Family of Nazi-persecuted Romani boxer, Sikh fighter who resisted religious discrimination headline panel discussion
Johann "Rukeli" Trollmann was a star boxer in Germany who protested against the Nazi vision of a racially pure Aryan fighter by arriving at a 1933 championship fight with his hair dyed blonde and his body powdered white. Not permitted to box in his usual "un-German" dancing style, he was knocked out in the fifth round.
His defiant performance made him a hero to the persecuted Romani people (once known by the derogatory term "Gypsies"), but ruined his boxing career. He was later sent to a Nazi concentration camp where he was eventually beaten to death. Trollmann's story is featured in the Museum's Examining the Holocaust gallery.
Pardeep Singh Nagra, the 1999 Ontario light flyweight boxing champion, was barred from competing in the Canadian championships because he refused to shave his beard, a mandatory article of his Sikh faith. The courts ruled in his favour, calling on the Canadian Amateur Boxing Association to end religious discrimination and uphold the Charter of Rights and Freedoms. Nagra now manages the Employment Equity Office of the Toronto District School Board and sits on the Community Engagement Council for the 2015 PanAm Games.
The Canadian Museum for Human Rights will host a panel discussion on Sunday, May 24 with Nagra and a member of Trollmann's family, who is visiting from Germany. Representatives from Winnipeg's Pan Am Place and Pan Am Boxing will also be present. The panel, being held during the Year of Sport in Canada, will explore the ways that sport can empower people to take action for human rights, and become a platform for resistance, education and change. The panel will be followed by a question-and-answer session.
What: Panel discussion about boxing and human rights
When: Sunday, May 24, 2015, 2 p.m. to 3:30 p.m.
Where: Bonnie & John Buhler Hall, CMHR (85 Israel Asper Way)
Cost: Free (Regular fees apply for admission to Museum's galleries)
The Trollmann family – which has developed a children's book about Rukeli's story – will also conduct a special program for selected students in the Museum on Tuesday, May 26 at 10 a.m. Media are welcome to attend.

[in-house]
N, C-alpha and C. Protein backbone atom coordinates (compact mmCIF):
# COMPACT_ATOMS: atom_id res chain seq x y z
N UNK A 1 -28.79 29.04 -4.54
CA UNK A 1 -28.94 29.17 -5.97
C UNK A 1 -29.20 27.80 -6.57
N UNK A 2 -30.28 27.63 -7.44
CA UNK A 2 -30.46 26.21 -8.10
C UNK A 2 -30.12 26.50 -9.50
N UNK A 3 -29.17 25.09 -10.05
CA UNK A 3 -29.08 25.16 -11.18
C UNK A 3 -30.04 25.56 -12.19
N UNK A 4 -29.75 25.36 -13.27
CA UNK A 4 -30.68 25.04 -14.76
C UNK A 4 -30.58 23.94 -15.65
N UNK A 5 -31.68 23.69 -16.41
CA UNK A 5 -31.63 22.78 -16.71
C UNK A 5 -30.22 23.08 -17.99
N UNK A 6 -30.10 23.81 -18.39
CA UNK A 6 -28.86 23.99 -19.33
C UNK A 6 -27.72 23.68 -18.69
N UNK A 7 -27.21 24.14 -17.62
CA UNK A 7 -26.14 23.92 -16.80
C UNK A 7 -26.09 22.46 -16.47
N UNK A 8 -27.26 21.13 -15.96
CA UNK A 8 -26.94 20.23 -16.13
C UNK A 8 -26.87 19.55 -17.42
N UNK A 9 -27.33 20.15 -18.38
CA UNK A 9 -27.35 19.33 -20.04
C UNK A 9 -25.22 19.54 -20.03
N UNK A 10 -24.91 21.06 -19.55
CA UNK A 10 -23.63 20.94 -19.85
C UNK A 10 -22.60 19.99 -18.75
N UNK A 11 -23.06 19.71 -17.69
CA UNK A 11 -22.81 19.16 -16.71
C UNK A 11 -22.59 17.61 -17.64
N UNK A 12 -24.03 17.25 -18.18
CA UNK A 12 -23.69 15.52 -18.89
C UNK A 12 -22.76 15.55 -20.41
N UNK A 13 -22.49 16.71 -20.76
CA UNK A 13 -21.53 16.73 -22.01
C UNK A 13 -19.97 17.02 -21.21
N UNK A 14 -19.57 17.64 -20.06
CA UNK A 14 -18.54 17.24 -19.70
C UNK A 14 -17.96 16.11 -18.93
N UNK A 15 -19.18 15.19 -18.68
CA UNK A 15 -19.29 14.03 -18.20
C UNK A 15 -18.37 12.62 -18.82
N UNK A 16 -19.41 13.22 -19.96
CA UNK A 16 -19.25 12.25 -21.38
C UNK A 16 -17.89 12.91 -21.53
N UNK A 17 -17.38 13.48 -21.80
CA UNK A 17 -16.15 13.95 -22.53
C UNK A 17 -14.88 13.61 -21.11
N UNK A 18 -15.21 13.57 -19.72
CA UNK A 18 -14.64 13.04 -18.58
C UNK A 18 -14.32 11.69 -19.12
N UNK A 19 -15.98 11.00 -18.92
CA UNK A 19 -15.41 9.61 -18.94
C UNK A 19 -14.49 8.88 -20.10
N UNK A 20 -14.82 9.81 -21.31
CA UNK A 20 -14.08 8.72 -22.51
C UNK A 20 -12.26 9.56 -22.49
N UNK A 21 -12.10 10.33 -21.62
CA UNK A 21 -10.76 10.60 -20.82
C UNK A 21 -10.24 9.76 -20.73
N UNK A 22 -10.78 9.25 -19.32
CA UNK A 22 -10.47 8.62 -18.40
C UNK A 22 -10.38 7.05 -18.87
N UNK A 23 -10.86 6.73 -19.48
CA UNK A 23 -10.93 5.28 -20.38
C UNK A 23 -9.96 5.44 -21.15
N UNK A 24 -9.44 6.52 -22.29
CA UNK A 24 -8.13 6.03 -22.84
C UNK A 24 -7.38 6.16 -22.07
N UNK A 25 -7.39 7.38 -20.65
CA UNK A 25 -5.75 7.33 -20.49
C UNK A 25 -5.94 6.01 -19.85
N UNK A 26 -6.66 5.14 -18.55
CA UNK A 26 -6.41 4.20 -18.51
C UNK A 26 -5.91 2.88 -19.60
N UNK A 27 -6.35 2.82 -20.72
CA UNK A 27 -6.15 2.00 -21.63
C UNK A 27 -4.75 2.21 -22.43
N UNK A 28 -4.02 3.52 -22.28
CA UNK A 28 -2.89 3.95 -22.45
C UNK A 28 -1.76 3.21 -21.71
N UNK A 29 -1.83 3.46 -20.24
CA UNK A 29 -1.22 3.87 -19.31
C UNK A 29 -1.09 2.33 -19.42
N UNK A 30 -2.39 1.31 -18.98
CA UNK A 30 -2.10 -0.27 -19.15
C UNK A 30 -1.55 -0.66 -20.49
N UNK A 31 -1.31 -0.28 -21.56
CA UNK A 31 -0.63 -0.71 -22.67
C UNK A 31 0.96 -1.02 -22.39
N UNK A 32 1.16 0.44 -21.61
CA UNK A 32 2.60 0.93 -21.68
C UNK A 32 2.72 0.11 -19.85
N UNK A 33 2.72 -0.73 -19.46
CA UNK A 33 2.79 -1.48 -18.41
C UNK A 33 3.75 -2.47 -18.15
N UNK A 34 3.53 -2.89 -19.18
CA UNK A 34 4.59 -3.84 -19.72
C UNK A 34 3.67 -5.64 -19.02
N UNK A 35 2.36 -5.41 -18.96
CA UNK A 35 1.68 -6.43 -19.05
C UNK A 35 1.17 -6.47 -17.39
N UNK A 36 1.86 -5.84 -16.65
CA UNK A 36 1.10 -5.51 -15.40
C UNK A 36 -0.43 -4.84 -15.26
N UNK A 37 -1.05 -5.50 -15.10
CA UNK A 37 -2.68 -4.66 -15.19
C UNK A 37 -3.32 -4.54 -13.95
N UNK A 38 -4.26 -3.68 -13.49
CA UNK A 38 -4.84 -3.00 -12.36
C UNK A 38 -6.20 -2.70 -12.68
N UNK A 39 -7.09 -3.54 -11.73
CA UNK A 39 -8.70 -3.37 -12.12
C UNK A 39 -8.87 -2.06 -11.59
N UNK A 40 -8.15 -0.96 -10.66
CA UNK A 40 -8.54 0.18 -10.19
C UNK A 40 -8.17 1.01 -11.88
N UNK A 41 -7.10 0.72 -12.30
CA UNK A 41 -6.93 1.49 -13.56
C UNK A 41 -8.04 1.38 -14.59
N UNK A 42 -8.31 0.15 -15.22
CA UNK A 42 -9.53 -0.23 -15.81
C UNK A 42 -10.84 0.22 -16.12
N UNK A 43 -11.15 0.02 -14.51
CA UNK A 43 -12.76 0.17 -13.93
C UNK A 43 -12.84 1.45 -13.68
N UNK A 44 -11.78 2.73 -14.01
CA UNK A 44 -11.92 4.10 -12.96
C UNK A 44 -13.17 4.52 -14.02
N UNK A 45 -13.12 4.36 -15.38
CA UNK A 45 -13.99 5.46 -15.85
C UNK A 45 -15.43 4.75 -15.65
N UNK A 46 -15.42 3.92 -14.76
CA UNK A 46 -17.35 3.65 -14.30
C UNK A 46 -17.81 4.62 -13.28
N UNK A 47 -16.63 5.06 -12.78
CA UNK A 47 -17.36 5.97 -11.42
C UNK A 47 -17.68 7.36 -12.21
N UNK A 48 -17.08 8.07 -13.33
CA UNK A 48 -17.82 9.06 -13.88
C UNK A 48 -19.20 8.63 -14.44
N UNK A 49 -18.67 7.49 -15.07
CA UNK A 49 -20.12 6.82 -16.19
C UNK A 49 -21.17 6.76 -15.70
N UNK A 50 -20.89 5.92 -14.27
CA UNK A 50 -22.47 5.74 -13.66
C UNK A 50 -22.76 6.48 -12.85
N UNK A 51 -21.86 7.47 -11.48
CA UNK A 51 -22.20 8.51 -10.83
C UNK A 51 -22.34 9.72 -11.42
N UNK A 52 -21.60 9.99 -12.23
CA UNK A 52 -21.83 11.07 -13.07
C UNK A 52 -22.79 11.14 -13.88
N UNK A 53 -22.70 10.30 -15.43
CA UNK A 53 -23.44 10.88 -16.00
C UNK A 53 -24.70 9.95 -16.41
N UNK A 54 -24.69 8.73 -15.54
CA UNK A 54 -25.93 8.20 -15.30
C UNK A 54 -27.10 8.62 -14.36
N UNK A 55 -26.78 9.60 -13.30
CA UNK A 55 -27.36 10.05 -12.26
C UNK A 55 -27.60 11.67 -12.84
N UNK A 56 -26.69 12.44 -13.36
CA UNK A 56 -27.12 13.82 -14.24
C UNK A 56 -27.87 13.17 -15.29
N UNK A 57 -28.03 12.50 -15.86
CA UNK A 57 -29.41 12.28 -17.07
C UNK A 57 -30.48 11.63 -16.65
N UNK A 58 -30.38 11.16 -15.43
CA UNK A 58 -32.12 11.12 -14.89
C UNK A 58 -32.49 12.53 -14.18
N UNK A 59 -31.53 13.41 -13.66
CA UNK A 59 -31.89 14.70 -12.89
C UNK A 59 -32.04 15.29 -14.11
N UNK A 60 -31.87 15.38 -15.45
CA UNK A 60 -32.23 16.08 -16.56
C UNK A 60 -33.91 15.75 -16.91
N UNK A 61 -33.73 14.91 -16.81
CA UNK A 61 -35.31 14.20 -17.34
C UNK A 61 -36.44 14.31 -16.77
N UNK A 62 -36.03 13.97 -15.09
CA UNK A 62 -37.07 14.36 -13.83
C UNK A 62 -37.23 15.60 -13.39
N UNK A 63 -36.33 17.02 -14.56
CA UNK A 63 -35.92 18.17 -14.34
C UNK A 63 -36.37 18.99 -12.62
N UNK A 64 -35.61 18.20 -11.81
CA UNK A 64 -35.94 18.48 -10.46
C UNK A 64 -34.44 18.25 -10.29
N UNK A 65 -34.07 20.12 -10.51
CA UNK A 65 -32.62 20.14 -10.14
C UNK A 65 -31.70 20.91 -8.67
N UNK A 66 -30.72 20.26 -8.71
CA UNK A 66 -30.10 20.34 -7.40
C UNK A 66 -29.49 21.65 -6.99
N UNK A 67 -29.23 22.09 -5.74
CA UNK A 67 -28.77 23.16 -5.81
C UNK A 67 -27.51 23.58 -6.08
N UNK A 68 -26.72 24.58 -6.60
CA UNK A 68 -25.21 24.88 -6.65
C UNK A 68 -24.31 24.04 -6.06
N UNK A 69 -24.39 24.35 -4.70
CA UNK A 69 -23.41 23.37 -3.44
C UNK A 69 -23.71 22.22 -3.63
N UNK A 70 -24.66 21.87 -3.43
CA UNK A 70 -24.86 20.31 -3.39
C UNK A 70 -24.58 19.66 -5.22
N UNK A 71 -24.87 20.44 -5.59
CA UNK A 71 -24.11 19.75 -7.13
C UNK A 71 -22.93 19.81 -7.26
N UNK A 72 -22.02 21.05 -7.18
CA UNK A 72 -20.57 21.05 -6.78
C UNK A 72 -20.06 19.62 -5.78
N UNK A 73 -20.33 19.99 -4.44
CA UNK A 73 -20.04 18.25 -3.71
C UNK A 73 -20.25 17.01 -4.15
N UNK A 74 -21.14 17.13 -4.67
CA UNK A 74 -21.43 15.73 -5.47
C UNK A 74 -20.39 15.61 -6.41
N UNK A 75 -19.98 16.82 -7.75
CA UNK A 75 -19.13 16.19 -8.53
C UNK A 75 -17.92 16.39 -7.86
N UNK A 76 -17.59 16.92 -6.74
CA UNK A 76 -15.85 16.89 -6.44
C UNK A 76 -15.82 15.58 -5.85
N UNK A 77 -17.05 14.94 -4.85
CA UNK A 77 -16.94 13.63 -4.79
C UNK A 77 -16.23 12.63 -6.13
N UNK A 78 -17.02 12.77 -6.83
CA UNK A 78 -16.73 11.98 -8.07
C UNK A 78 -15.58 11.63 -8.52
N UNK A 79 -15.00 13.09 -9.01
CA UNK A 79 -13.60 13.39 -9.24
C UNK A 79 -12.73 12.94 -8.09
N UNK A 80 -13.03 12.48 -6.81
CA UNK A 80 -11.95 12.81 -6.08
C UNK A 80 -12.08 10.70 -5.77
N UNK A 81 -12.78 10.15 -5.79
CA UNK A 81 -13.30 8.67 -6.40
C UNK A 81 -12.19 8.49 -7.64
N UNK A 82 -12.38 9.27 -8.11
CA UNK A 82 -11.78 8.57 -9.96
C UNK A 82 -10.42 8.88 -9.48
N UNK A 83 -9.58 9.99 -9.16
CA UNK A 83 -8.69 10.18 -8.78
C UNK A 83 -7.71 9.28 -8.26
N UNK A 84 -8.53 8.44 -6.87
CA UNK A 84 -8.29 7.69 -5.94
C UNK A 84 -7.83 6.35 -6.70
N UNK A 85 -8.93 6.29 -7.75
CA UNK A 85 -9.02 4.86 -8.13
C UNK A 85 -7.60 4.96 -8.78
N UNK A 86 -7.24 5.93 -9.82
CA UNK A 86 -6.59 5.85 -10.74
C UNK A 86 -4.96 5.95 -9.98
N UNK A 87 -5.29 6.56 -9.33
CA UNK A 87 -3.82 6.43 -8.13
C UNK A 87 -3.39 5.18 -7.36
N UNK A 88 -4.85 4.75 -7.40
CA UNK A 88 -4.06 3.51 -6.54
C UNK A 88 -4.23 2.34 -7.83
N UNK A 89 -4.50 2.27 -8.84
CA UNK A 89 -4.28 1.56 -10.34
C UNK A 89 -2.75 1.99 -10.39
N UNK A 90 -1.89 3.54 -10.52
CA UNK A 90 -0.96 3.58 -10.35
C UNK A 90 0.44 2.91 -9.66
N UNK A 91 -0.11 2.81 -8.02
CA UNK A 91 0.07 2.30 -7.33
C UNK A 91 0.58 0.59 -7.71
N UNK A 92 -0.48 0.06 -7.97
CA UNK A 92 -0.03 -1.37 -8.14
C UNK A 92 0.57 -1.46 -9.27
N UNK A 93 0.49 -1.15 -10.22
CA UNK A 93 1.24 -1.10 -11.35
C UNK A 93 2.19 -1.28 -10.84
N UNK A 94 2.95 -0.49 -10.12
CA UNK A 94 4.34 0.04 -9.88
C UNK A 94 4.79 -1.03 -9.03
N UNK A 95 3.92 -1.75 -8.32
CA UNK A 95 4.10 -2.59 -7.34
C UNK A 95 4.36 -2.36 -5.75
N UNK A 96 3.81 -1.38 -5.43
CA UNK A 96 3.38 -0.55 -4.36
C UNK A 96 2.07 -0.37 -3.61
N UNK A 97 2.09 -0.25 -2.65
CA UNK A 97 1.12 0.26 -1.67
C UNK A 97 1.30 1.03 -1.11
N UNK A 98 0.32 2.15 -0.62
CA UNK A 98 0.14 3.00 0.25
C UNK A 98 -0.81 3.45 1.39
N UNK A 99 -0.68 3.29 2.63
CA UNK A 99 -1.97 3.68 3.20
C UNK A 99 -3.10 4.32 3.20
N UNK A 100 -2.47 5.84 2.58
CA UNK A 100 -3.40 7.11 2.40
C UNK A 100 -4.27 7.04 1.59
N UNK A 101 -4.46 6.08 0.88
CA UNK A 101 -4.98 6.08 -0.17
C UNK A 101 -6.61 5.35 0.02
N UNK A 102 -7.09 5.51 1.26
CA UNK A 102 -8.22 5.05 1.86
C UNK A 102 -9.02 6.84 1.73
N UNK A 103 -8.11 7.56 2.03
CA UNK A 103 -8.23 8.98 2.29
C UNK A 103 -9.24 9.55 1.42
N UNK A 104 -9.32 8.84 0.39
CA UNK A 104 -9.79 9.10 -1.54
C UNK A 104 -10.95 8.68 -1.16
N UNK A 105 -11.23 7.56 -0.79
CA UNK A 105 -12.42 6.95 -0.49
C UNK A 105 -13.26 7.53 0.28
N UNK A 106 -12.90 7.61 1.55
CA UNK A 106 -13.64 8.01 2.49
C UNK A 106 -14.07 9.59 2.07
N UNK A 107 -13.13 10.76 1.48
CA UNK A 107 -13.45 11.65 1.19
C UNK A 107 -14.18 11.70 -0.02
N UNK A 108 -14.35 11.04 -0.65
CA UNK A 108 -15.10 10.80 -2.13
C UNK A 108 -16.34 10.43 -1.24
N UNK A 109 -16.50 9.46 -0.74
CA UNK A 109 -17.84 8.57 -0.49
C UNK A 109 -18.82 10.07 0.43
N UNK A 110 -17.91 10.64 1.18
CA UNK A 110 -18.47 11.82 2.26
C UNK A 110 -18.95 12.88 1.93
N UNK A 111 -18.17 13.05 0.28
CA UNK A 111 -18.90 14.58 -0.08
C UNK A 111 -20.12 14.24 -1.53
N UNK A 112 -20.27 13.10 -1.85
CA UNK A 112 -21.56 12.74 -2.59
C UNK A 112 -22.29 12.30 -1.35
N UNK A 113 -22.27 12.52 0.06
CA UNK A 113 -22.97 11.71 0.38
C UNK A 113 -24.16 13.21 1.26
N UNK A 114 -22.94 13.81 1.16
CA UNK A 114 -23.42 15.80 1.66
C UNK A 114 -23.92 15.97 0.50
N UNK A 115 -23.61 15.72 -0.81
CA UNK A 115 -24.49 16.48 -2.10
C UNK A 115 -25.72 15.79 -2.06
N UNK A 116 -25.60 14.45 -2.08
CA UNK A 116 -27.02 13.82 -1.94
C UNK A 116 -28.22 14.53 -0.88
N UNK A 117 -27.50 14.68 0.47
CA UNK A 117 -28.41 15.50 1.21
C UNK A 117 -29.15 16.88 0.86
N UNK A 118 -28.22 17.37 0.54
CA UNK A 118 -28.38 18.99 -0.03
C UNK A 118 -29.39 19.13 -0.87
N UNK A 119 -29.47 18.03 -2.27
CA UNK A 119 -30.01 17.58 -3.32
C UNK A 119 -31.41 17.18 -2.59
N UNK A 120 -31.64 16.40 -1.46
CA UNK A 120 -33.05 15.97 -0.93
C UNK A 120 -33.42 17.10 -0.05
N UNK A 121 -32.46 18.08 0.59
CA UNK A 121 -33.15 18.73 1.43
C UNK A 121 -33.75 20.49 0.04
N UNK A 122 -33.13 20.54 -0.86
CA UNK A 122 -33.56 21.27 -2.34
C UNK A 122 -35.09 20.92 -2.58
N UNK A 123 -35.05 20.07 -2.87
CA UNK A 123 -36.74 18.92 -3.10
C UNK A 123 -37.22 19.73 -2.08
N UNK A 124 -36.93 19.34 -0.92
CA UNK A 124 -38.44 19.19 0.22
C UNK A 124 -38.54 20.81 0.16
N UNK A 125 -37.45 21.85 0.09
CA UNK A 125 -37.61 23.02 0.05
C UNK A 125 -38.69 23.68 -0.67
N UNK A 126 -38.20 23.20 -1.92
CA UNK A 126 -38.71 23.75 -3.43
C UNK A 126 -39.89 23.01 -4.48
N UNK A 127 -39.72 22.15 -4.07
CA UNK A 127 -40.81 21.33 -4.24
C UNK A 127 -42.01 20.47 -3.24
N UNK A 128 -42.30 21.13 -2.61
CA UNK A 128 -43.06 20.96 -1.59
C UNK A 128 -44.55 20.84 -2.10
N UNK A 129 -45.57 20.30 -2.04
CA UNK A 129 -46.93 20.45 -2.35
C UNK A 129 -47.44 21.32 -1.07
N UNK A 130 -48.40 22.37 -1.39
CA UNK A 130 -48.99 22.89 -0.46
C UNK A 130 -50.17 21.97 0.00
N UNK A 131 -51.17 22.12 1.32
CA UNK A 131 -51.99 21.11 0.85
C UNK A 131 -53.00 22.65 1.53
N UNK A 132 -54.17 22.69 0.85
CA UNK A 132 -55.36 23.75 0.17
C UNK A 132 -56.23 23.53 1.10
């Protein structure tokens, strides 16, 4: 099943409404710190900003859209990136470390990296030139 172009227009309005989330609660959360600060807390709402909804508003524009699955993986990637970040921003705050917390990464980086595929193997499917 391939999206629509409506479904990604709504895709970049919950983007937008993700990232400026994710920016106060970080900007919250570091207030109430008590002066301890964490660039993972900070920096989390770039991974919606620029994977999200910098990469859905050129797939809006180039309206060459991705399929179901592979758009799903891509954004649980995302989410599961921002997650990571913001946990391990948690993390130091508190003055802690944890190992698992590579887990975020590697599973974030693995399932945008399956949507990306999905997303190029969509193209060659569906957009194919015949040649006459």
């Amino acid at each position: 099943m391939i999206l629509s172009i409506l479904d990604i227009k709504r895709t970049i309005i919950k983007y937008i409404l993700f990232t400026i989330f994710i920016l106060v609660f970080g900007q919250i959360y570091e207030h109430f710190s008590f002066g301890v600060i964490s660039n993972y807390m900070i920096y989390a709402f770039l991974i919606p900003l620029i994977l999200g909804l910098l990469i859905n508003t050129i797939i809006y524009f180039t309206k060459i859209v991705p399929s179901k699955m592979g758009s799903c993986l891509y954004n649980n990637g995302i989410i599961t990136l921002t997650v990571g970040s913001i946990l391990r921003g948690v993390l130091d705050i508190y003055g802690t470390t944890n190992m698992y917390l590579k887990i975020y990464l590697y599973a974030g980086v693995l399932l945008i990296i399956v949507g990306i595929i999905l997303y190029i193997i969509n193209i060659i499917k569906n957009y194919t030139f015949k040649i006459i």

More information about Trollmann and Nagra is attached.
The story of Johann Trollmann is presented via digital display and video in the Museum's Examining the Holocaust gallery in a section that explores abuse of state power as one of the pillars of genocide. The Nazis envisioned a "racially pure" Germany, persecuted those who did not fit this vision, and punished those who resisted.
When Trollmann, a Sinti Romani boxer, competed in the 1933 light-heavyweight boxing championship, his Aryan opponent was declared the winner despite Trollmann's obvious superiority. When his fans protested, Trollmann was declared the winner, but later stripped of the title.
His unique "dancing" style of boxing was called un-German and "Gypsy" by the Nazis, who ordered him to fight in the traditional German style for his next fight. Trollmann arrived for the match with his hair dyed blonde and his body powdered white in imitation of the Nazi ideal of a German fighter. Unable to fight in his usual "un-German" style, he was knocked out after five rounds. This defiant performance made him a hero to the Romani people but ruined his fighting career.
Trollmann was sent to a labour camp in 1938, and then called up into the German armed forces where he was wounded on the Eastern Front. In 1942, the Nazis issued a decree that Sinti and Roma people be excluded from the armed forces for racist policy reasons. Trollmann was arrested, forced into hard labour during the day and boxing matches against Nazi personnel at night. He was also challenged to fights by other prisoners, one of whom beat him to death in 1944.
In 2003, the German boxing federation officially recognized Trollmann as the winner of the 1933 championship and presented the prize belt to his family. The family in Germany has formed the Rukeli Trollmann Association - will open in a new tab to support young people in ethnic minority groups who are talented in sports, music and art. The Association also organizes programs and events to encourage education and awareness about the human rights lessons of Trollmann's story. They have also produced a children's book.
Pardeep Singh Nagra made international headlines when he won the right to compete at the Canadian boxing championships without having to shave his beard, a mandatory article of faith for Sikhs.
The Ontario light-flyweight boxing champion in 1999, Nagra had his sights set on qualifying for the 2000 Olympic Games in Sydney. However, he was barred from fighting in the national finals because of his beard, until he took the Canadian Amateur Boxing Association to court.
The court ruled that regulations disallowing boxers who have beards for religious reasons violated the Canada's Charter of Rights and Freedoms. The Association then postponed Nagra's light flyweight division match rather than let him compete, but then relented as long as he put a hairnet over his beard. He ultimately did not qualify for the Sydney Olympics, but won an important victory for human rights.
Today, he is a rights activist, speaker, teacher and consultant specializing in equity and diversity. He manages the Employment Equity Office at the Toronto District School Board and sits on the Community Engagement Council for the 2015 PanAm Games.
He is also executive director of the Sikh Heritage Museum of Canada and has served with the Peel Regional Police, where he was named Auxiliary Constable of the Year. Nagra has also been recognized with the YMCA Peace Medal, the University of Toronto's Arbor Award, the Region of Peel Chair's Award for Community Service and the Queen's Diamond Jubilee Medal.